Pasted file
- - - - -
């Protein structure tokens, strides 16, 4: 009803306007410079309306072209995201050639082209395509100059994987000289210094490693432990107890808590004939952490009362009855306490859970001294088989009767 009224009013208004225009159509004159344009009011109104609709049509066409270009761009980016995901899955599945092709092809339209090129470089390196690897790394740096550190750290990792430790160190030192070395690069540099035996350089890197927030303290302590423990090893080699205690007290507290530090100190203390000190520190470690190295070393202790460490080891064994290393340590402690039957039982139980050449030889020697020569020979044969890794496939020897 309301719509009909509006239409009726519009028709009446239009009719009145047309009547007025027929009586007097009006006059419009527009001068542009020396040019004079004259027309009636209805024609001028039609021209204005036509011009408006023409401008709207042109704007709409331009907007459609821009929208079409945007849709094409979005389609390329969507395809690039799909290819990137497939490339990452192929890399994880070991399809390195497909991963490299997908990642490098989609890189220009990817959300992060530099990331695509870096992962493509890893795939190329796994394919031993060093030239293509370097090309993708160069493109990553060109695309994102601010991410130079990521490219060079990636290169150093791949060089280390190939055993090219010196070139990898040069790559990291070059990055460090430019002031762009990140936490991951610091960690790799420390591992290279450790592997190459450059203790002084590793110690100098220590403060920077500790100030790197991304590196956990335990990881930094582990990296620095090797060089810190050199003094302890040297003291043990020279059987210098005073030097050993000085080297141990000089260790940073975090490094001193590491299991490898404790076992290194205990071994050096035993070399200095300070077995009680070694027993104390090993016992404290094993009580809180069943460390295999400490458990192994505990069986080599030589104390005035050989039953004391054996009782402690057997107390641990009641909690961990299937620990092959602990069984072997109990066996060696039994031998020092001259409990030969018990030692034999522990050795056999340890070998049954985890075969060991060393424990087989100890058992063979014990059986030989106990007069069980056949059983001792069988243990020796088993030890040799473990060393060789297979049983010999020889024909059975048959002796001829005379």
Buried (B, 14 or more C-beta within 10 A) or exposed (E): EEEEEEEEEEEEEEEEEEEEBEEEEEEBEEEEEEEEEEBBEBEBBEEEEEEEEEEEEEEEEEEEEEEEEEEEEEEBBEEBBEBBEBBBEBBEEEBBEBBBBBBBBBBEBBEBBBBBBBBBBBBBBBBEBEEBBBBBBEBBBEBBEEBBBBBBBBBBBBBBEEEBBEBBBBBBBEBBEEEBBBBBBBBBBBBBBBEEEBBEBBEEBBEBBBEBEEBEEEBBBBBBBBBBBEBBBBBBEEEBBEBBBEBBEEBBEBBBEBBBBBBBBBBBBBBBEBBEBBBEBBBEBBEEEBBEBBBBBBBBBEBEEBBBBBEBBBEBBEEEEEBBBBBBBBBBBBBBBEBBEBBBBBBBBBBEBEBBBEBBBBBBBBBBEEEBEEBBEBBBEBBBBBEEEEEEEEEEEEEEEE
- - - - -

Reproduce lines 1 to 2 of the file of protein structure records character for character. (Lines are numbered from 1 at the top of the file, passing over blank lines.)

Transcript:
């Protein structure tokens, strides 16, 4: 009803306007410079309306072209995201050639082209395509100059994987000289210094490693432990107890808590004939952490009362009855306490859970001294088989009767 009224009013208004225009159509004159344009009011109104609709049509066409270009761009980016995901899955599945092709092809339209090129470089390196690897790394740096550190750290990792430790160190030192070395690069540099035996350089890197927030303290302590423990090893080699205690007290507290530090100190203390000190520190470690190295070393202790460490080891064994290393340590402690039957039982139980050449030889020697020569020979044969890794496939020897 309301719509009909509006239409009726519009028709009446239009009719009145047309009547007025027929009586007097009006006059419009527009001068542009020396040019004079004259027309009636209805024609001028039609021209204005036509011009408006023409401008709207042109704007709409331009907007459609821009929208079409945007849709094409979005389609390329969507395809690039799909290819990137497939490339990452192929890399994880070991399809390195497909991963490299997908990642490098989609890189220009990817959300992060530099990331695509870096992962493509890893795939190329796994394919031993060093030239293509370097090309993708160069493109990553060109695309994102601010991410130079990521490219060079990636290169150093791949060089280390190939055993090219010196070139990898040069790559990291070059990055460090430019002031762009990140936490991951610091960690790799420390591992290279450790592997190459450059203790002084590793110690100098220590403060920077500790100030790197991304590196956990335990990881930094582990990296620095090797060089810190050199003094302890040297003291043990020279059987210098005073030097050993000085080297141990000089260790940073975090490094001193590491299991490898404790076992290194205990071994050096035993070399200095300070077995009680070694027993104390090993016992404290094993009580809180069943460390295999400490458990192994505990069986080599030589104390005035050989039953004391054996009782402690057997107390641990009641909690961990299937620990092959602990069984072997109990066996060696039994031998020092001259409990030969018990030692034999522990050795056999340890070998049954985890075969060991060393424990087989100890058992063979014990059986030989106990007069069980056949059983001792069988243990020796088993030890040799473990060393060789297979049983010999020889024909059975048959002796001829005379």
Buried (B, 14 or more C-beta within 10 A) or exposed (E): EEEEEEEEEEEEEEEEEEEEBEEEEEEBEEEEEEEEEEBBEBEBBEEEEEEEEEEEEEEEEEEEEEEEEEEEEEEBBEEBBEBBEBBBEBBEEEBBEBBBBBBBBBBEBBEBBBBBBBBBBBBBBBBEBEEBBBBBBEBBBEBBEEBBBBBBBBBBBBBBEEEBBEBBBBBBBEBBEEEBBBBBBBBBBBBBBBEEEBBEBBEEBBEBBBEBEEBEEEBBBBBBBBBBBEBBBBBBEEEBBEBBBEBBEEBBEBBBEBBBBBBBBBBBBBBBEBBEBBBEBBBEBBEEEBBEBBBBBBBBBEBEEBBBBBEBBBEBBEEEEEBBBBBBBBBBBBBBBEBBEBBBBBBBBBBEBEBBBEBBBBBBBBBBEEEBEEBBEBBBEBBBBBEEEEEEEEEEEEEEEE